An entirely new approach has been identified by Indian-American researchers in treating high blood sugar which can lead to a great relief to patients suffering with type 2 diabetes. The study, published in the Journal Of Biological Chemistry was a result of collaboration between an Indian female research scholar – Shireesha Sankella and a Professor of Medicine Anil Agarwal, working at University of Texas’ Southwestern Medical Center.
The method is based on the identification of lipid molecules called phosphatidic acids which aid in enhanced production of glucose in the liver. Inhibiting or removing these acids should reduce glucose production, the study assumes.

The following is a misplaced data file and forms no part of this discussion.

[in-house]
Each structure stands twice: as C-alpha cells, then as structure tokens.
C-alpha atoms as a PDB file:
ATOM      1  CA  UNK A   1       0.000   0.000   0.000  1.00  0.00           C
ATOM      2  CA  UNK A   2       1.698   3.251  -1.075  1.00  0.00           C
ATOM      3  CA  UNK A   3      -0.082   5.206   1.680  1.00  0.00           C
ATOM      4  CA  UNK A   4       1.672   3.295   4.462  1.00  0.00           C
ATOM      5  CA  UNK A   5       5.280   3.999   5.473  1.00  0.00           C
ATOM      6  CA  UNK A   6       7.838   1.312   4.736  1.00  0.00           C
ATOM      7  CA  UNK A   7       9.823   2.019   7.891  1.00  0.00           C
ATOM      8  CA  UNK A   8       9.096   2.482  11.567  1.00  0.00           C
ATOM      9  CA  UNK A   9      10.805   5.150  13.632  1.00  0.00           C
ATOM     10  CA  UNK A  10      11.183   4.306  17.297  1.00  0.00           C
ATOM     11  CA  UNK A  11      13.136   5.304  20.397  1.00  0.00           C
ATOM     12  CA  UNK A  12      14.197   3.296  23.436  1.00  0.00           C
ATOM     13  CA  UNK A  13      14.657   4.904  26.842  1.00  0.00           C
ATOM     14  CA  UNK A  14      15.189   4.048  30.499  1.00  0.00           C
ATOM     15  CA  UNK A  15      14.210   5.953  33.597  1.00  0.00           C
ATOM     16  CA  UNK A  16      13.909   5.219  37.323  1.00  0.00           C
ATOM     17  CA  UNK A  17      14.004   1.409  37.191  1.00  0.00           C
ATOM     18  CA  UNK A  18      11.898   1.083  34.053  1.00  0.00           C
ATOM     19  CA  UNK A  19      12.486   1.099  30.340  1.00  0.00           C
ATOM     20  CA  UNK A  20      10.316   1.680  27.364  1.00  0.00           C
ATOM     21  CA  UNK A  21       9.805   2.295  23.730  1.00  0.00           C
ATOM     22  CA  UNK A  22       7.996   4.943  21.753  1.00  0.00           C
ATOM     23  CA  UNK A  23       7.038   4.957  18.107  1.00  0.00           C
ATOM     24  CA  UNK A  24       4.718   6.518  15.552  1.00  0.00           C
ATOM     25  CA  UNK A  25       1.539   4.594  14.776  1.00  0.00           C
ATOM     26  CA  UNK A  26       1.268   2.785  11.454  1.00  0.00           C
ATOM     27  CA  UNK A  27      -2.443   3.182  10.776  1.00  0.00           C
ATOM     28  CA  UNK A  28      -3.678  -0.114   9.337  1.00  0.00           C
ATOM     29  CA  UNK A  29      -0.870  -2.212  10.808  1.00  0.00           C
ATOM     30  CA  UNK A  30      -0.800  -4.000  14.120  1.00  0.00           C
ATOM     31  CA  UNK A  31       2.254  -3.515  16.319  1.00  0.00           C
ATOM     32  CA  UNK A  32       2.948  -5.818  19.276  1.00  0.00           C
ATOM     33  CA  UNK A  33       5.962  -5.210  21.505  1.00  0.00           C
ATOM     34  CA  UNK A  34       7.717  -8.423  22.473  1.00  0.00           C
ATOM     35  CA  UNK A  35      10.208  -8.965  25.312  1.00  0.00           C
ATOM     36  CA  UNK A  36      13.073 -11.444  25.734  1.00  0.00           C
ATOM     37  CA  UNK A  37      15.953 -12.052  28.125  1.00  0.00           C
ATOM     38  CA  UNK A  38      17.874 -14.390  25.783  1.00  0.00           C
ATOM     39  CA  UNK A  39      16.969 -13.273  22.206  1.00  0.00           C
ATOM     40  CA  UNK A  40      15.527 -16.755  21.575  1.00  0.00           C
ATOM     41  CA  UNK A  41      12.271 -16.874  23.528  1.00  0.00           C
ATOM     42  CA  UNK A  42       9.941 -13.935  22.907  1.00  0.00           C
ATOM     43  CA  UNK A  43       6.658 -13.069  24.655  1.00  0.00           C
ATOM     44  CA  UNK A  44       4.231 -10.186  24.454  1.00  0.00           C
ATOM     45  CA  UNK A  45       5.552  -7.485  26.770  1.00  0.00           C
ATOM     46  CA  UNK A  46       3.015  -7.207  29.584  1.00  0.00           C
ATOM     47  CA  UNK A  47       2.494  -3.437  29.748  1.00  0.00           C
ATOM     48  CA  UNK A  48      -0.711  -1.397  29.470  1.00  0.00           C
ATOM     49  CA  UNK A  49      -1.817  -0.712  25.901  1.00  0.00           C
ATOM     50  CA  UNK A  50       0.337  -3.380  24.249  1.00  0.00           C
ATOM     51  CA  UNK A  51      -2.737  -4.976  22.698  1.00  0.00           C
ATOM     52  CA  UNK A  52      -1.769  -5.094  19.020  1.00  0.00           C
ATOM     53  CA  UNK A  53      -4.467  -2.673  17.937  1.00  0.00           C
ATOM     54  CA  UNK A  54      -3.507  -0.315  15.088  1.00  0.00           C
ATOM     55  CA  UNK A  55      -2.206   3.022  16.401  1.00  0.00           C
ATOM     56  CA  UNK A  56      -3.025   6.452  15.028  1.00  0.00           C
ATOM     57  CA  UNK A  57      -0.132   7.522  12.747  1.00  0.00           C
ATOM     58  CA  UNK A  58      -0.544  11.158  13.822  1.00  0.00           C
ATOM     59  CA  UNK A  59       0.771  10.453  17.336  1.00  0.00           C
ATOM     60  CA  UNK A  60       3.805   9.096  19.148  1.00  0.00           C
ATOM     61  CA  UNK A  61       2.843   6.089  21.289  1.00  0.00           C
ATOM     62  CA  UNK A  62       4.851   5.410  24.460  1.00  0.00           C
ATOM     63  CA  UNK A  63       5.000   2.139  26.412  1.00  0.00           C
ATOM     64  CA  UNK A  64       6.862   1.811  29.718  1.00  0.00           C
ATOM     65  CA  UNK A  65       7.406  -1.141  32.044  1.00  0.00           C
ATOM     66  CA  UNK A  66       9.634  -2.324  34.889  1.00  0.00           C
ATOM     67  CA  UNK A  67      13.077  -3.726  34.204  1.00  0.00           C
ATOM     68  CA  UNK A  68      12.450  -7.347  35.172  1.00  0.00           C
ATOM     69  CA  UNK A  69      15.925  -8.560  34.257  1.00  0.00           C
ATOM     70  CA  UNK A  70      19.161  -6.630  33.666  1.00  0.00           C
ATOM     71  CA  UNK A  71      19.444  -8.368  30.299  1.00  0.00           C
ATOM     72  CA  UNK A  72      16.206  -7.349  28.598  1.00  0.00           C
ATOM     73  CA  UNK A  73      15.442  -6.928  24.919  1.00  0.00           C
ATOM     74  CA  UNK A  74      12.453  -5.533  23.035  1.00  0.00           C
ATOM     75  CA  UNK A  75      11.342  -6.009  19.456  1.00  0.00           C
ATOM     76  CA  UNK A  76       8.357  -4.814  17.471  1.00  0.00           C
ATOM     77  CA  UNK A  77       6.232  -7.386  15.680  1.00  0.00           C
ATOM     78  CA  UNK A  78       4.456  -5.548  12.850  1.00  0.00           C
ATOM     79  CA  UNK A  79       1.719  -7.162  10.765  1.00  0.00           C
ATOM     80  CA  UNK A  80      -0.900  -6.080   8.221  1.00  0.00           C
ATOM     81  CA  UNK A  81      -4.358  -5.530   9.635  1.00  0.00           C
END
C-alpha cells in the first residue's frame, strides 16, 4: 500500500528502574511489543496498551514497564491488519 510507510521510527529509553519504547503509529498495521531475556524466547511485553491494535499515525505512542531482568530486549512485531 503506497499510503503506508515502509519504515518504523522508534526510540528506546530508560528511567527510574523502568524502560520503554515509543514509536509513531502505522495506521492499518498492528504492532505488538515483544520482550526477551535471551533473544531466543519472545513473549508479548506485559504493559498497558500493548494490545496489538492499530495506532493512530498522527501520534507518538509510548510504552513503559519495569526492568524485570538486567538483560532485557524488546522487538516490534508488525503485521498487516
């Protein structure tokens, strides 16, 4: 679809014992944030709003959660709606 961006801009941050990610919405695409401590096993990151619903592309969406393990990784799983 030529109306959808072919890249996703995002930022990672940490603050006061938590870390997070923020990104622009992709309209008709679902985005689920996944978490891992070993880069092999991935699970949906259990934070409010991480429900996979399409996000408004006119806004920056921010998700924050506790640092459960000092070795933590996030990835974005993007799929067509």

“We expected the levels of phosphatidic acids to go down. However, in examining the livers of these lipodystrophic mice, we unexpectedly found high levels of this lipid class,” added lead author Shireesha Sankella. This led to the identification of new targets involved in the production of phosphatidic acids. “Besides revealing a new potential therapy to test for treatment of diabetes, the findings may have implications in understanding how cancer develops,” the other researcher Agarwal noted.